Technology and Engineering I (10th Grade)

Technology and Engineering I is an introductory college-level computing course that introduces students to the breadth of the field of computer science. Students learn to design and evaluate solutions and to apply computer science to solve problems through the development of algorithms and programs. They incorporate abstraction into programs and use data to discover new knowledge. Students will use MATLAB software to apply the fundamentals of computer programming. Students also explain how computing innovations and computing systems—including the internet—work, explore their potential impacts, and contribute to a computing culture that is collaborative and ethical.

Technology and Engineering II (11th Grade)

The Technology and Engineering II course is designed to introduce students to engineering practices through modern, hands-on experiments and attract students to STEM disciplines. Students will apply electronics knowledge to Arduino microcontrollers and the Raspberry Pi computer. Matlab and Python programs running on these computers will be used to interface with a variety of sensors and actuators. Robotics platforms will be employed for teaching basic concepts in kinetics, control, and intelligent systems.  Students will use various languages to interface with these robotic systems. Depending on project availability, students may be involved in off-campus challenges in engineering related fields. A portion of class time is dedicated to the multi- year STEM research projects.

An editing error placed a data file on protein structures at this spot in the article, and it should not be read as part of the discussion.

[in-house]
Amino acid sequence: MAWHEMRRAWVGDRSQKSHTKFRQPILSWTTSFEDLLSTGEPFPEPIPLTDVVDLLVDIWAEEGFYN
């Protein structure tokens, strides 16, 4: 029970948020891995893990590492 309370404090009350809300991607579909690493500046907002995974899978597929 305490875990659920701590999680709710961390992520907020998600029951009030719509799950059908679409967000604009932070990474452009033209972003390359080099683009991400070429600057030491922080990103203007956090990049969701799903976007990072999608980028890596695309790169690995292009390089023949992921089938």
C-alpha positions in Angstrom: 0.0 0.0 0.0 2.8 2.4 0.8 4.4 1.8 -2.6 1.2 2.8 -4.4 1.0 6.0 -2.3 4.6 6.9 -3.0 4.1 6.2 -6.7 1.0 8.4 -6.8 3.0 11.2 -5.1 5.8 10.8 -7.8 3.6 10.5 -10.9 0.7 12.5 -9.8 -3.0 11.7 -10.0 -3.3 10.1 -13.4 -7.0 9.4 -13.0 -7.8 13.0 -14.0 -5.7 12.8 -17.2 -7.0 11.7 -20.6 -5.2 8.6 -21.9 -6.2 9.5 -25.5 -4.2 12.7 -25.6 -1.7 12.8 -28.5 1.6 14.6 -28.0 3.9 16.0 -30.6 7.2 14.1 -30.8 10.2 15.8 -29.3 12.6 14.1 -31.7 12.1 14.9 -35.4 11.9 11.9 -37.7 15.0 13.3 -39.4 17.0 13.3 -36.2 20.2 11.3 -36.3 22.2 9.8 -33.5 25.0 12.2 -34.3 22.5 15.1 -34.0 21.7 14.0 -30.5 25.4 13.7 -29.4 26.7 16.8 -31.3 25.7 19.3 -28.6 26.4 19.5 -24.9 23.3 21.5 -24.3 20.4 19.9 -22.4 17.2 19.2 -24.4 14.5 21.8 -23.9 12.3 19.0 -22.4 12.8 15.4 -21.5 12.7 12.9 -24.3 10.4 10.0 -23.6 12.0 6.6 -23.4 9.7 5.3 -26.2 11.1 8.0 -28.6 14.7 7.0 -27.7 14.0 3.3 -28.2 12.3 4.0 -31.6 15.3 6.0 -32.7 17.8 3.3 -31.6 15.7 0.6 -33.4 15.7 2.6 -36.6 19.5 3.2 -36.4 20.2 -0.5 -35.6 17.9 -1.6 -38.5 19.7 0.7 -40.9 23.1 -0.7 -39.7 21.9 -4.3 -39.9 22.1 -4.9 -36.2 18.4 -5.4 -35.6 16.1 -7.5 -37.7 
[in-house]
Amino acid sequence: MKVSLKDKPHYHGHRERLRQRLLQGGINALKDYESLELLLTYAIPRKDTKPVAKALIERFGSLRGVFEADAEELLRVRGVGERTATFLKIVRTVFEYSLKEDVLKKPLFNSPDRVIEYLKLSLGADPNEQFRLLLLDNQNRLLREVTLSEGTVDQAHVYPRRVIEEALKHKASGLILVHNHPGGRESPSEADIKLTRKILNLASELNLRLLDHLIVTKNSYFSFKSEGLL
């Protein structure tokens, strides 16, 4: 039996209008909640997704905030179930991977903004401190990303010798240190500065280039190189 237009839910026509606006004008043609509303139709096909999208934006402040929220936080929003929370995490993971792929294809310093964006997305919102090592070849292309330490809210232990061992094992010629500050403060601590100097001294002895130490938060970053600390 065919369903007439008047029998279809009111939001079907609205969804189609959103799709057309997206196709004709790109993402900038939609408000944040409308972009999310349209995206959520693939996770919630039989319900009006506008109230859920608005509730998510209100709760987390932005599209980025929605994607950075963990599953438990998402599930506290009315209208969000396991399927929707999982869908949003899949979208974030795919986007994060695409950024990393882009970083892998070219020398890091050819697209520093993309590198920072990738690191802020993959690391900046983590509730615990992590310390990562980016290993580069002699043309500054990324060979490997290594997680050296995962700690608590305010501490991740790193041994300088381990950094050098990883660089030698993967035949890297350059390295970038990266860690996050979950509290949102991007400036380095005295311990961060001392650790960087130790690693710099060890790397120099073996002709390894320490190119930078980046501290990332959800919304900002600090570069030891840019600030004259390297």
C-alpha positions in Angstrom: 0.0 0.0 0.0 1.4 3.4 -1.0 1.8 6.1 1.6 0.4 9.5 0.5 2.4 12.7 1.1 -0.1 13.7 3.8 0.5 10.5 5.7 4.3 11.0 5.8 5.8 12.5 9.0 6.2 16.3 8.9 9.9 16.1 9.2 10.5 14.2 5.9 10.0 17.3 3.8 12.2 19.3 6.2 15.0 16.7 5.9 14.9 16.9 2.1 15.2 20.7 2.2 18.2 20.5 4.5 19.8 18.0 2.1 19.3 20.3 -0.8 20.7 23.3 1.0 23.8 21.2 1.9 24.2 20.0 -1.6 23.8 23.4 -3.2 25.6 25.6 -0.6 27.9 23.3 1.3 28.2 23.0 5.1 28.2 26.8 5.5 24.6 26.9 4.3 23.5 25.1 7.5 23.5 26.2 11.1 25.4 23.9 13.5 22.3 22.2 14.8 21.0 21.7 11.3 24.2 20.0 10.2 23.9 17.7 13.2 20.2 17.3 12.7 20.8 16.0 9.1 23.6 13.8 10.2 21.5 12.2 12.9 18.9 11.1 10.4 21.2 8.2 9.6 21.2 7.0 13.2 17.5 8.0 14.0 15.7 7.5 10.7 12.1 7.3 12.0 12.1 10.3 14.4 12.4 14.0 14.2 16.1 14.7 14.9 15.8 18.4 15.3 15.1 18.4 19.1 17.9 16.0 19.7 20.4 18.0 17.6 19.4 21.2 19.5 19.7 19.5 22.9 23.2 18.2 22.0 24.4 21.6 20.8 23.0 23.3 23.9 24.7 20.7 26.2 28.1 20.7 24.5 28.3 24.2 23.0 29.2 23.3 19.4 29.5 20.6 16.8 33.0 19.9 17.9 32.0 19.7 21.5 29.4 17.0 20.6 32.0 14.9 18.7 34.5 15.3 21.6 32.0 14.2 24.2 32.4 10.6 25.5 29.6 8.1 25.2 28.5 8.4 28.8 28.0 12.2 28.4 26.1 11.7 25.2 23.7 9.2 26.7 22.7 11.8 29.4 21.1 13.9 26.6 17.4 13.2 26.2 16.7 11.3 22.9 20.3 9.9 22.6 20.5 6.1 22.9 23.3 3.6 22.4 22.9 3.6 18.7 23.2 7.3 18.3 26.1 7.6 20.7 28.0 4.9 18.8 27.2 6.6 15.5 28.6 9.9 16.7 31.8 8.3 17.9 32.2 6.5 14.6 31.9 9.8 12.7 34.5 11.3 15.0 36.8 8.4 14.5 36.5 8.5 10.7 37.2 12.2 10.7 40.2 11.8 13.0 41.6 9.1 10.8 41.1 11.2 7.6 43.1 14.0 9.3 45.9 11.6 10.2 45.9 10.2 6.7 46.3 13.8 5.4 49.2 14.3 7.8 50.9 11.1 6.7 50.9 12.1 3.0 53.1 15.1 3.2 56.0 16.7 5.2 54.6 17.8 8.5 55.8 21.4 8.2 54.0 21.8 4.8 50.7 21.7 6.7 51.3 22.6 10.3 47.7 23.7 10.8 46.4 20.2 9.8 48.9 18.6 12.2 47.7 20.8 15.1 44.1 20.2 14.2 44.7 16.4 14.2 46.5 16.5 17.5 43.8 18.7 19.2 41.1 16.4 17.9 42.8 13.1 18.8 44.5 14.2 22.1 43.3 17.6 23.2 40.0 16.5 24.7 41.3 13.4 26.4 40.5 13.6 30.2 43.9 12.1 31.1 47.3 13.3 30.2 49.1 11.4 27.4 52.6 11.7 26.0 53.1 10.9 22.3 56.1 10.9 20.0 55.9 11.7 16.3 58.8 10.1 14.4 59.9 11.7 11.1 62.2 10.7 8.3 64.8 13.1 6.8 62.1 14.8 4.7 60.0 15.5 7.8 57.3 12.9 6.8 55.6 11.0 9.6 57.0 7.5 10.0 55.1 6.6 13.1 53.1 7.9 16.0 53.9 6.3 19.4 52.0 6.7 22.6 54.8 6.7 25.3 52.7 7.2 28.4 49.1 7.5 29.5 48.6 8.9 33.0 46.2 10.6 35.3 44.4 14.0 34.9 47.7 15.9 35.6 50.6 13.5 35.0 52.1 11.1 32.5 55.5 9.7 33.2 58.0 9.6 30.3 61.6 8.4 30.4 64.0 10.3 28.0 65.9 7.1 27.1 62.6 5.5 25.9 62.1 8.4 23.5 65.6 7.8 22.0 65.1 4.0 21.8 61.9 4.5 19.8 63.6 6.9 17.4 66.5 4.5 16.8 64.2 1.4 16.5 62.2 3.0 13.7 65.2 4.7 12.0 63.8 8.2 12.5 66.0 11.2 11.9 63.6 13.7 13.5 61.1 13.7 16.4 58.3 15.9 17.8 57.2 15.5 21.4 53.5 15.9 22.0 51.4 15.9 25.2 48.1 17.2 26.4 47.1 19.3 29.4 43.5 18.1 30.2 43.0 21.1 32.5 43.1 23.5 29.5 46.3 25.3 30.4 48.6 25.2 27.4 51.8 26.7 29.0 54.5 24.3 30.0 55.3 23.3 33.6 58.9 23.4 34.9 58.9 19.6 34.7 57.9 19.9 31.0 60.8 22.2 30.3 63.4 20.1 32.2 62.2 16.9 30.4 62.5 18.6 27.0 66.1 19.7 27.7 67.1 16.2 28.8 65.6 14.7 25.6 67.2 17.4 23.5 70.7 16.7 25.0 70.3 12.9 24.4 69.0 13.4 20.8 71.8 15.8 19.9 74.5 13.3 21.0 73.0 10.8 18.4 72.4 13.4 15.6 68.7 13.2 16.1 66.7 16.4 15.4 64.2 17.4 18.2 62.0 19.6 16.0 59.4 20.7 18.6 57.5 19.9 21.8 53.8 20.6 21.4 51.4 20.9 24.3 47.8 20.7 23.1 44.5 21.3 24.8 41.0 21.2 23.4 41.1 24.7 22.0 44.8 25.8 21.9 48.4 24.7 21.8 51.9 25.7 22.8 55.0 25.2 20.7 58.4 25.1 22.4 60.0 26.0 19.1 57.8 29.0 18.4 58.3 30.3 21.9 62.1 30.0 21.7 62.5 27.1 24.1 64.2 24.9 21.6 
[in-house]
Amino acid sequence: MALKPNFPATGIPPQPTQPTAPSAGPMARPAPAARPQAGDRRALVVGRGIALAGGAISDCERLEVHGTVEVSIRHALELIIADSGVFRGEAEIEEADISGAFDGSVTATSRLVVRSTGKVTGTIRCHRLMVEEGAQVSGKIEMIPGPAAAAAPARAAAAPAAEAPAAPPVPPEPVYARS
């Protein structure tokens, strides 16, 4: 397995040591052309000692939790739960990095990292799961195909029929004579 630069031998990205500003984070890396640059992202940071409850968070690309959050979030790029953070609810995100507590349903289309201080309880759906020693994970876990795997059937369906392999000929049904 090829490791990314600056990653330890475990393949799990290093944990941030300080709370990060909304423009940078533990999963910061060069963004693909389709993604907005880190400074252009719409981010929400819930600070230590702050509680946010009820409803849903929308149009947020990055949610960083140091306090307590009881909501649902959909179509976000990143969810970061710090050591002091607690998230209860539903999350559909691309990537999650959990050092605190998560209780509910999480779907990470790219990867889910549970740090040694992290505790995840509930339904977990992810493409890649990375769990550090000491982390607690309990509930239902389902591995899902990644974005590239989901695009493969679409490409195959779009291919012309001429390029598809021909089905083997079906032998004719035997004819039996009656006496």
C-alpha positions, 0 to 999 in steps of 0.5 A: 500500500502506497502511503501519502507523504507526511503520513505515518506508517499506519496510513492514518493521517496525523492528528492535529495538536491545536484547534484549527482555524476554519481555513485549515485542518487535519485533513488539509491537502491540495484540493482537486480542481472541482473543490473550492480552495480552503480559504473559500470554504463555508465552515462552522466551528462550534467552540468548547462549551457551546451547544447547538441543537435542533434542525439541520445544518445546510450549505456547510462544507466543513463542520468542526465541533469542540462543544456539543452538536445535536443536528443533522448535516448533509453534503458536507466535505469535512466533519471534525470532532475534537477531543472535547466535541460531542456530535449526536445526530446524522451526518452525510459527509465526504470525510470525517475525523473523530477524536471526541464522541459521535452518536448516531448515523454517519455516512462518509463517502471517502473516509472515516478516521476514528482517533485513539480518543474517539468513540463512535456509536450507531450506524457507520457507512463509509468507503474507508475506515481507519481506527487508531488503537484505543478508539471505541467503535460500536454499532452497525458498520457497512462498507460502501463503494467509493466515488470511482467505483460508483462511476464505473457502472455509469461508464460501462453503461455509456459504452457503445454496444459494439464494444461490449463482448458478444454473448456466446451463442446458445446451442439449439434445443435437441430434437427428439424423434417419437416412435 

STEM Research Capstone (12th grade)

The objective of the capstone class is for students to refine their research skills, to learn how statistics fit into scientific and engineering research, and to experience planning, performing, and reporting real, original research.  Students will prepare for the Regeneron Science Talent Search (STS), New England Junior Science and Humanities Symposium (JSHS), Maine State Science Fair (MSSF), and Stockholm Junior Water Prize (SJWP).  Class time will be used to continue discussing the nature of science and engineering, workshop the current status of research projects and to continue to develop student writing, communication and presentation skills.

Summer Research Opportunities

STEM Academy students have access to summer research and internship opportunities. Students work with the STEM coordinator to develop topics of interest and conduct a literature review to determine the scope and feasibility of their ideas. Students are paired with a mentor or teacher that can help guide their work and provide access to equipment and resources. These experiences vary from field experiences with high school teachers, volunteer experiences with the local hospital, summer courses and camps, to formal internships at the University of Maine. Ultimately, the summer often forms to foundation and inspiration for research projects that are developed through the four year sequence of STEM courses.